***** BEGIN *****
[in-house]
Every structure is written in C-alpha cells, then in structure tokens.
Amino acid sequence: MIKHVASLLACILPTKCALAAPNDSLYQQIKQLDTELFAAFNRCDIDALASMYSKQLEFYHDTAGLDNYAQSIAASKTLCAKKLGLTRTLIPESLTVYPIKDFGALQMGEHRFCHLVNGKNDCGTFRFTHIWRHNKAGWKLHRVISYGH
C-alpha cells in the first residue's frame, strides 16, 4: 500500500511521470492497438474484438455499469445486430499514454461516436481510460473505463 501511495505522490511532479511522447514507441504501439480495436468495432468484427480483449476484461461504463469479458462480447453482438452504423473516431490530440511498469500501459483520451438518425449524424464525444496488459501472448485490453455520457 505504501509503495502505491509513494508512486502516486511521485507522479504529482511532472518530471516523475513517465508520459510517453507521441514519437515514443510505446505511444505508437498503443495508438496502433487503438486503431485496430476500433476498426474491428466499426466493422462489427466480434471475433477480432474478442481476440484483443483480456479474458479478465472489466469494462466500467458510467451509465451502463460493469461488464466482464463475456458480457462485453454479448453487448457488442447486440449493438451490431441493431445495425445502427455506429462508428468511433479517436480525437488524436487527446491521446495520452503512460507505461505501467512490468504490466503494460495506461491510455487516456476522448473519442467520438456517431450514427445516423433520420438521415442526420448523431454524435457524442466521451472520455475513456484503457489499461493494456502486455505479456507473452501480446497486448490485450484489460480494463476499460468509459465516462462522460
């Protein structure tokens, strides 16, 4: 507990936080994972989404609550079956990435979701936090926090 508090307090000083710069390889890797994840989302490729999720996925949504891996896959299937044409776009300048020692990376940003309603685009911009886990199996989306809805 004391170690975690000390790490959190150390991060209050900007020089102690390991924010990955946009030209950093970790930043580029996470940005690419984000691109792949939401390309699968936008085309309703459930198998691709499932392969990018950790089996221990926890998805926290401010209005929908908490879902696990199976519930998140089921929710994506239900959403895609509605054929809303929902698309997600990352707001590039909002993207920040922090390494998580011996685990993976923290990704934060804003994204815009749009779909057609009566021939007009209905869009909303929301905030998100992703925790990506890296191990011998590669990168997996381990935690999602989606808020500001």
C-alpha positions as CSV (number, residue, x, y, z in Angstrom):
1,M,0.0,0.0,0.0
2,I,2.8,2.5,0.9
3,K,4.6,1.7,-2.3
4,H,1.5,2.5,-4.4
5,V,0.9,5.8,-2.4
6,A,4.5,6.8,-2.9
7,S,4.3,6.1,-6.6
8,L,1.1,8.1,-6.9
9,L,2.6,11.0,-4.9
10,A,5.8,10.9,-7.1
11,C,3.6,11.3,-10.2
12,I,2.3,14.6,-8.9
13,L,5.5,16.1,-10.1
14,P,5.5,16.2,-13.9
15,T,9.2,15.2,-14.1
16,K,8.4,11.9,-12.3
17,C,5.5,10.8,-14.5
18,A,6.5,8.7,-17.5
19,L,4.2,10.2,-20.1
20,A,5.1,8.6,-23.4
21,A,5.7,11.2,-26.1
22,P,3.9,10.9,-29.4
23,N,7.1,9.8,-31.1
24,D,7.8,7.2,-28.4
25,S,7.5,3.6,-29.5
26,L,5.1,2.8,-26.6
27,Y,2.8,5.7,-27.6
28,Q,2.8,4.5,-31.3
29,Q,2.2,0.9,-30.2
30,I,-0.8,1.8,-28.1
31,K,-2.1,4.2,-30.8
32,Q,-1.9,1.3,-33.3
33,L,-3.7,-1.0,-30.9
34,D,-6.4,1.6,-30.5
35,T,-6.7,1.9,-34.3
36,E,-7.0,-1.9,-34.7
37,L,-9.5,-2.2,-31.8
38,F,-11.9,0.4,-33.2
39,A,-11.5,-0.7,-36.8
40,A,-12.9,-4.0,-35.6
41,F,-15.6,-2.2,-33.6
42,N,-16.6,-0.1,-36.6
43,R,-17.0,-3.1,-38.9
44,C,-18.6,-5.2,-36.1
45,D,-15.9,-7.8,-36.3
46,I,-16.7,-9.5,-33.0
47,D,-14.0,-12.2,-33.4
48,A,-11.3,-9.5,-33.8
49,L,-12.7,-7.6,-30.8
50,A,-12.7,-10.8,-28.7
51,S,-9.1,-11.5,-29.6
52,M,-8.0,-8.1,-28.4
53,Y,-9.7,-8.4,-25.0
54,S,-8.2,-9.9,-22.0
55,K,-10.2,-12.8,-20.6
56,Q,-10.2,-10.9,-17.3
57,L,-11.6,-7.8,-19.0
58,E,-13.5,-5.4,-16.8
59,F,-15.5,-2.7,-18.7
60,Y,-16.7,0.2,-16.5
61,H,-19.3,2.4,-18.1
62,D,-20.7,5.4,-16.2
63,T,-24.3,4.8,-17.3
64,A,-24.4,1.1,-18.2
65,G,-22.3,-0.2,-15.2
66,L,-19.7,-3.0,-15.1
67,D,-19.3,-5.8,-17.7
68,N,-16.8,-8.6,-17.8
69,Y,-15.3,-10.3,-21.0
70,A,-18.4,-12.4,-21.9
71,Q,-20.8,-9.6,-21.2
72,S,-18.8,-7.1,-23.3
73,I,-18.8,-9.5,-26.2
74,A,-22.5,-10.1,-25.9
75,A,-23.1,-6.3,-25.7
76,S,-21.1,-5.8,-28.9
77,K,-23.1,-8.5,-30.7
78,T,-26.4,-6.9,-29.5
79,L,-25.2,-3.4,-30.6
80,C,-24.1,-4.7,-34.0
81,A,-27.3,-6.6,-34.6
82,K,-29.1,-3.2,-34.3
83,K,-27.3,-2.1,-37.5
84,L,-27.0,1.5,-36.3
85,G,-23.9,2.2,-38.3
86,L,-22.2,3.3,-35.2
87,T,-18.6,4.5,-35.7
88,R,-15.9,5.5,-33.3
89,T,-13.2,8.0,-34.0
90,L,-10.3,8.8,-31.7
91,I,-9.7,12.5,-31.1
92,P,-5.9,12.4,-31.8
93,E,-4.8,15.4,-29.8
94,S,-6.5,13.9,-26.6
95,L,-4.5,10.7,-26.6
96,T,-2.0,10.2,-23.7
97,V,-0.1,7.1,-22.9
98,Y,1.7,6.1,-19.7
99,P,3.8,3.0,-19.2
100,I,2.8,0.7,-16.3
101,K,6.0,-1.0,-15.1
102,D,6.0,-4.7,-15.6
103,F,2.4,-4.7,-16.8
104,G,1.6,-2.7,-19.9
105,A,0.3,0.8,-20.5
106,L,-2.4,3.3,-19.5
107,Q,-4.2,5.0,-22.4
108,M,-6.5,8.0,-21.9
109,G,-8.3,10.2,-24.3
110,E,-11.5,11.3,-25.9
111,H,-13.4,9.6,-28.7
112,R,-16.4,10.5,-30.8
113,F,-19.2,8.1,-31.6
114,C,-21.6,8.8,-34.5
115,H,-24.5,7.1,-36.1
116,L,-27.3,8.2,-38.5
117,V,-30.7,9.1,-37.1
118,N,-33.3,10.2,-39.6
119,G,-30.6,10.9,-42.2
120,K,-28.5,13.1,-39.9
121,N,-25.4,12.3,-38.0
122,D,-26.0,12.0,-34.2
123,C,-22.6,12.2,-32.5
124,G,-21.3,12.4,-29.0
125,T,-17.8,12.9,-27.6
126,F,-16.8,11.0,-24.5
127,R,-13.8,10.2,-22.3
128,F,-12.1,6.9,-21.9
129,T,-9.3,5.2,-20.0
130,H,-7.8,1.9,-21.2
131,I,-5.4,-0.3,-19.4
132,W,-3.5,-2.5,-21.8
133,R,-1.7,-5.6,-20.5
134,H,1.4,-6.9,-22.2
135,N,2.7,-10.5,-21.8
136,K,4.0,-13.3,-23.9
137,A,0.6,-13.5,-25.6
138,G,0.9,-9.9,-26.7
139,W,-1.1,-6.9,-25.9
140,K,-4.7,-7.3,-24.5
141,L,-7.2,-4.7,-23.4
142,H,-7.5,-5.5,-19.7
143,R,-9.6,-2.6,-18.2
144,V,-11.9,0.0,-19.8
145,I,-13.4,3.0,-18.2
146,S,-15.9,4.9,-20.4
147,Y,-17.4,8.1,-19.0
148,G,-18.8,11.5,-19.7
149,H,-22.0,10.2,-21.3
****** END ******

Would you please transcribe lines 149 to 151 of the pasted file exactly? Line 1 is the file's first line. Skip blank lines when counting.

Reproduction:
143,R,-9.6,-2.6,-18.2
144,V,-11.9,0.0,-19.8
145,I,-13.4,3.0,-18.2